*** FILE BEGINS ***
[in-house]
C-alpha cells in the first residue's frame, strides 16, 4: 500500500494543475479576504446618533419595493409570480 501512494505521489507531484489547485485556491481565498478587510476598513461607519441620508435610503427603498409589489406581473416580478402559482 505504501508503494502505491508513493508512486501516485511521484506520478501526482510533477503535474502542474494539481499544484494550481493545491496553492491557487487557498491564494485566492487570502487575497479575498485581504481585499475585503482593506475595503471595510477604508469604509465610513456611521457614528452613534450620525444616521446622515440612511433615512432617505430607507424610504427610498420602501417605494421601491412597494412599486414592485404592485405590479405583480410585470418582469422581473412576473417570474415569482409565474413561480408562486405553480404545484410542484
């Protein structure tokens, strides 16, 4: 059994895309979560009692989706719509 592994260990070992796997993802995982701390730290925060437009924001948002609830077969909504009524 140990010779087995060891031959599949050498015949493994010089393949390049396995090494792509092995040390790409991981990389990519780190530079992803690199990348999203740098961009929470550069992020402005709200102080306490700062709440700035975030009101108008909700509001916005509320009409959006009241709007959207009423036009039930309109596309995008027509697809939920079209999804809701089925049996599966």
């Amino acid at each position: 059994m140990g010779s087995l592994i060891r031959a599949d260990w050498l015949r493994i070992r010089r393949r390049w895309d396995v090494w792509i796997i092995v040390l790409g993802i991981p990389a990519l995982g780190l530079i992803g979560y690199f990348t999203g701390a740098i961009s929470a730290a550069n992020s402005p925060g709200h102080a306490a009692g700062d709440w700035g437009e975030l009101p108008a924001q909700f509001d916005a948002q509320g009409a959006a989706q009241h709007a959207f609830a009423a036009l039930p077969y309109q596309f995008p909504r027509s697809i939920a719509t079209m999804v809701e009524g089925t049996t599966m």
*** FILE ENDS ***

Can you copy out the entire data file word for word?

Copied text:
[in-house]
C-alpha cells in the first residue's frame, strides 16, 4: 500500500494543475479576504446618533419595493409570480 501512494505521489507531484489547485485556491481565498478587510476598513461607519441620508435610503427603498409589489406581473416580478402559482 505504501508503494502505491508513493508512486501516485511521484506520478501526482510533477503535474502542474494539481499544484494550481493545491496553492491557487487557498491564494485566492487570502487575497479575498485581504481585499475585503482593506475595503471595510477604508469604509465610513456611521457614528452613534450620525444616521446622515440612511433615512432617505430607507424610504427610498420602501417605494421601491412597494412599486414592485404592485405590479405583480410585470418582469422581473412576473417570474415569482409565474413561480408562486405553480404545484410542484
């Protein structure tokens, strides 16, 4: 059994895309979560009692989706719509 592994260990070992796997993802995982701390730290925060437009924001948002609830077969909504009524 140990010779087995060891031959599949050498015949493994010089393949390049396995090494792509092995040390790409991981990389990519780190530079992803690199990348999203740098961009929470550069992020402005709200102080306490700062709440700035975030009101108008909700509001916005509320009409959006009241709007959207009423036009039930309109596309995008027509697809939920079209999804809701089925049996599966």
């Amino acid at each position: 059994m140990g010779s087995l592994i060891r031959a599949d260990w050498l015949r493994i070992r010089r393949r390049w895309d396995v090494w792509i796997i092995v040390l790409g993802i991981p990389a990519l995982g780190l530079i992803g979560y690199f990348t999203g701390a740098i961009s929470a730290a550069n992020s402005p925060g709200h102080a306490a009692g700062d709440w700035g437009e975030l009101p108008a924001q909700f509001d916005a948002q509320g009409a959006a989706q009241h709007a959207f609830a009423a036009l039930p077969y309109q596309f995008p909504r027509s697809i939920a719509t079209m999804v809701e009524g089925t049996t599966m």